The convent of San Francesco, mentioned in the will of Giudice of Arborea Ugone II of 1335, witnessed important historical moments in the political and religious life of the Giudicato of Arborea. In fact, the highest authorities of the Arborean kingdom used to meet in the refectory of friars, and in that same hall, a peace treaty was signed in 1388 between Eleonora and the Catalan-Aragonese king. The church features a particular location for its famous crucifix, known as the Nicodemus. The crucifix is a polychrome sculpture, believed to be of mainly Valencian school and certainly of Rhenish inspiration. It is dated 1300.


Church of the Santissima Trinità

📍 Via Duomo 

Early documents concerning the church of the Santissima Trinità date back to 1600. Located in front of the Cathedral, the current building still has its neoclassical taste, despite many profound renovations implemented in early twentieth century. A small bell gable closes the facade at the top right corner. It was the seat of the Marian Congregation of workers and of some Gremi, including the iron workers, who had Saint Eligius as their patron.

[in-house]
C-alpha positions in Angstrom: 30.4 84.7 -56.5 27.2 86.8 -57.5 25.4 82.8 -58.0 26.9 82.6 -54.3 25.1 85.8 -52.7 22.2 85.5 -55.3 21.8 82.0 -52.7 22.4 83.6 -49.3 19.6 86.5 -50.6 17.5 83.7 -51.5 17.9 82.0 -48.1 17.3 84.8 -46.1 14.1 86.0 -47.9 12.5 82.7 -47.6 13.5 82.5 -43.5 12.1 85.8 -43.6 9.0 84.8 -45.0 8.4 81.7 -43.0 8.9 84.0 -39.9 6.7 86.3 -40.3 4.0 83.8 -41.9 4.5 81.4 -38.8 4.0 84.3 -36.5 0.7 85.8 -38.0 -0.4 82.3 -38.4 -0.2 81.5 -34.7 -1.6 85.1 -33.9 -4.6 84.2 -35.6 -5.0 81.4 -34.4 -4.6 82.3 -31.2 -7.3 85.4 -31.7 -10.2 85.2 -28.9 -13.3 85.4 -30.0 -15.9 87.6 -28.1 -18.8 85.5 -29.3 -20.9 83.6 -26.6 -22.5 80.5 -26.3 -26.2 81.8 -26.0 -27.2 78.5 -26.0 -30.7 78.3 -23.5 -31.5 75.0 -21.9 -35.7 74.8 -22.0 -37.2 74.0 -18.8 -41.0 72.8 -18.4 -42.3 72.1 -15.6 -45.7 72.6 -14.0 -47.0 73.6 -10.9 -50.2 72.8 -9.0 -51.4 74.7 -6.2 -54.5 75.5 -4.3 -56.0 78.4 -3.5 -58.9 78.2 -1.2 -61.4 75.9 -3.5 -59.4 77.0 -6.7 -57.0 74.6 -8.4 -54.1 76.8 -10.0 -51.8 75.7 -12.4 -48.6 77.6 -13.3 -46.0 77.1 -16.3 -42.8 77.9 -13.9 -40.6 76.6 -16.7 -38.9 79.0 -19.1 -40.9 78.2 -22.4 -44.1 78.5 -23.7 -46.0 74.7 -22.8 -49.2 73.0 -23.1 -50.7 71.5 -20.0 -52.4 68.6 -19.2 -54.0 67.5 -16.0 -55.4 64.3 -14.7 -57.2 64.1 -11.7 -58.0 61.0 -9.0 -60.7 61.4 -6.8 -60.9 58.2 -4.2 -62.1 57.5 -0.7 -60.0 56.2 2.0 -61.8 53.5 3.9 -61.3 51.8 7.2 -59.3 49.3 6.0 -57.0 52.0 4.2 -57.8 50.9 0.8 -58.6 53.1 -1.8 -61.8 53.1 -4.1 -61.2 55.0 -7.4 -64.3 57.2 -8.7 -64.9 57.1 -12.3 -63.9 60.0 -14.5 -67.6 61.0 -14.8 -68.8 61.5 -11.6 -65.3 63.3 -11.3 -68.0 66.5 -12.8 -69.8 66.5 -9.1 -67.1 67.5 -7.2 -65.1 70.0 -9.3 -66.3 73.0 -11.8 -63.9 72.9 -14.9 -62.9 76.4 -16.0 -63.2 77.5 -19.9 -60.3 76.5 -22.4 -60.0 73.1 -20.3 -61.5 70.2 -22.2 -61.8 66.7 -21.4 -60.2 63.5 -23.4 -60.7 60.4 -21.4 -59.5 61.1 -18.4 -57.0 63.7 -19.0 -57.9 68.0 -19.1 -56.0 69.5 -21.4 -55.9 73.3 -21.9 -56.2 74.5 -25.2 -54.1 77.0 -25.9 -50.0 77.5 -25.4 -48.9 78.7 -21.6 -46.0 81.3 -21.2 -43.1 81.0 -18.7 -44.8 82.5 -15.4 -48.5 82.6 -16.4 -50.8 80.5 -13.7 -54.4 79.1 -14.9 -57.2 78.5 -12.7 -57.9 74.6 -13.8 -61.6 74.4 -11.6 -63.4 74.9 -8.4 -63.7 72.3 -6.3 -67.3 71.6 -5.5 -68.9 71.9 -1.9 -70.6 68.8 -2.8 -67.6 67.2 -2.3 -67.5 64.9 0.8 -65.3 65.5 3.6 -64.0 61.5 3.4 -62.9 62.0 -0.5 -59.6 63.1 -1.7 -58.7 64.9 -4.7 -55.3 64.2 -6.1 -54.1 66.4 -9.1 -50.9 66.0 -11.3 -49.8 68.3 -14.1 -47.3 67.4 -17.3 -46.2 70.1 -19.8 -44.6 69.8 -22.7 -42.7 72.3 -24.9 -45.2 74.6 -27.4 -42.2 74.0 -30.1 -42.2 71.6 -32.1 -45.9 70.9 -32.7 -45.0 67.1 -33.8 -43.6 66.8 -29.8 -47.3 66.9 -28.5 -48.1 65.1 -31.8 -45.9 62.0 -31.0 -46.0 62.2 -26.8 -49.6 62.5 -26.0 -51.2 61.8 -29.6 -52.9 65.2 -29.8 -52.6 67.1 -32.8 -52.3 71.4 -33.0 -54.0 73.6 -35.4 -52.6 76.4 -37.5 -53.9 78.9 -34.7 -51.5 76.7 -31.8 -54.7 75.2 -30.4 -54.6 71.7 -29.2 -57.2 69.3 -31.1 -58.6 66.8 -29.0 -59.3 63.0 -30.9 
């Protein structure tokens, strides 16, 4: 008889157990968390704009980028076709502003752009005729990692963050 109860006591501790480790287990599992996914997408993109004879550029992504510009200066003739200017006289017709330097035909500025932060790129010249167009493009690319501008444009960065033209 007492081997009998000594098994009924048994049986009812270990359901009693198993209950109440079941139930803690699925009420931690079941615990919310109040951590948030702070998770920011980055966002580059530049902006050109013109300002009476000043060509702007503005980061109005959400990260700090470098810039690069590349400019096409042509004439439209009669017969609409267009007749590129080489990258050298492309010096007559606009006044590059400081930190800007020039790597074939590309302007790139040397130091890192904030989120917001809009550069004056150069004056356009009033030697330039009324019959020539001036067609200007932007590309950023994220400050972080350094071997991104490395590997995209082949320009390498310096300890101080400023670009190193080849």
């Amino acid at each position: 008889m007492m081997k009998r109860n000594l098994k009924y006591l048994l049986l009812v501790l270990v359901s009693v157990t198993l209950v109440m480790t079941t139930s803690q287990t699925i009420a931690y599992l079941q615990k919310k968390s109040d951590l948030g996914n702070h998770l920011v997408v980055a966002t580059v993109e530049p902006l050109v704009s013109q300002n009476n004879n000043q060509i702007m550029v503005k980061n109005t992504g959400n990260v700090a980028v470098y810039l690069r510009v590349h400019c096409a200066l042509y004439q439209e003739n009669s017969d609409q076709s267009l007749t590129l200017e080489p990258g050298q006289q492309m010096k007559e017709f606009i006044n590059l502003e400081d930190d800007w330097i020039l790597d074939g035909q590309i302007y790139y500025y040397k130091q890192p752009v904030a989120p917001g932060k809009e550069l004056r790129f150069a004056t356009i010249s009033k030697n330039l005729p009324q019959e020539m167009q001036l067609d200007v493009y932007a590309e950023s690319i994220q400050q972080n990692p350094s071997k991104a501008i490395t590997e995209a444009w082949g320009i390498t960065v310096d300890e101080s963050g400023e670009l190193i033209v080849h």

Cathedral of Santa Maria Assunta

📍 Piazza Duomo 

An example of a suburban Cathedral, built on a pre-existing Byzantine church dedicated to the Archangel Michael, the Duomo della Vergine Assunta now presents part of the annexed funerary area of the ancient church. The first document certifying the existence of the church dedicated to Santa Maria is dated February 20th, 1192. The current Duomo, built within the church according to the customs of elegant Piedmont Baroque in the years 1729-1745, houses the chapel with the relics of Sant’Archelaus, patron of the city and of the diocese.


The Archbishop's Palace

📍 Via Duomo

The Archbishop’s Palace, attested as early as from the mid-twelfth century, is located in the area adjacent to the Cathedral of Santa Maria Assunta. It is likely that today’s building was built in the same area as the Judicial one, perhaps having been rebuilt at the end of the 13th century or even built from scratch, as evidenced by some documents from the years 1282 and 1299. the building was increased in size, orchards and gardens thanks to the work of the archbishops, between the 17th and 18th centuries.


Church of San Martino

📍 Piazza San Martino, 8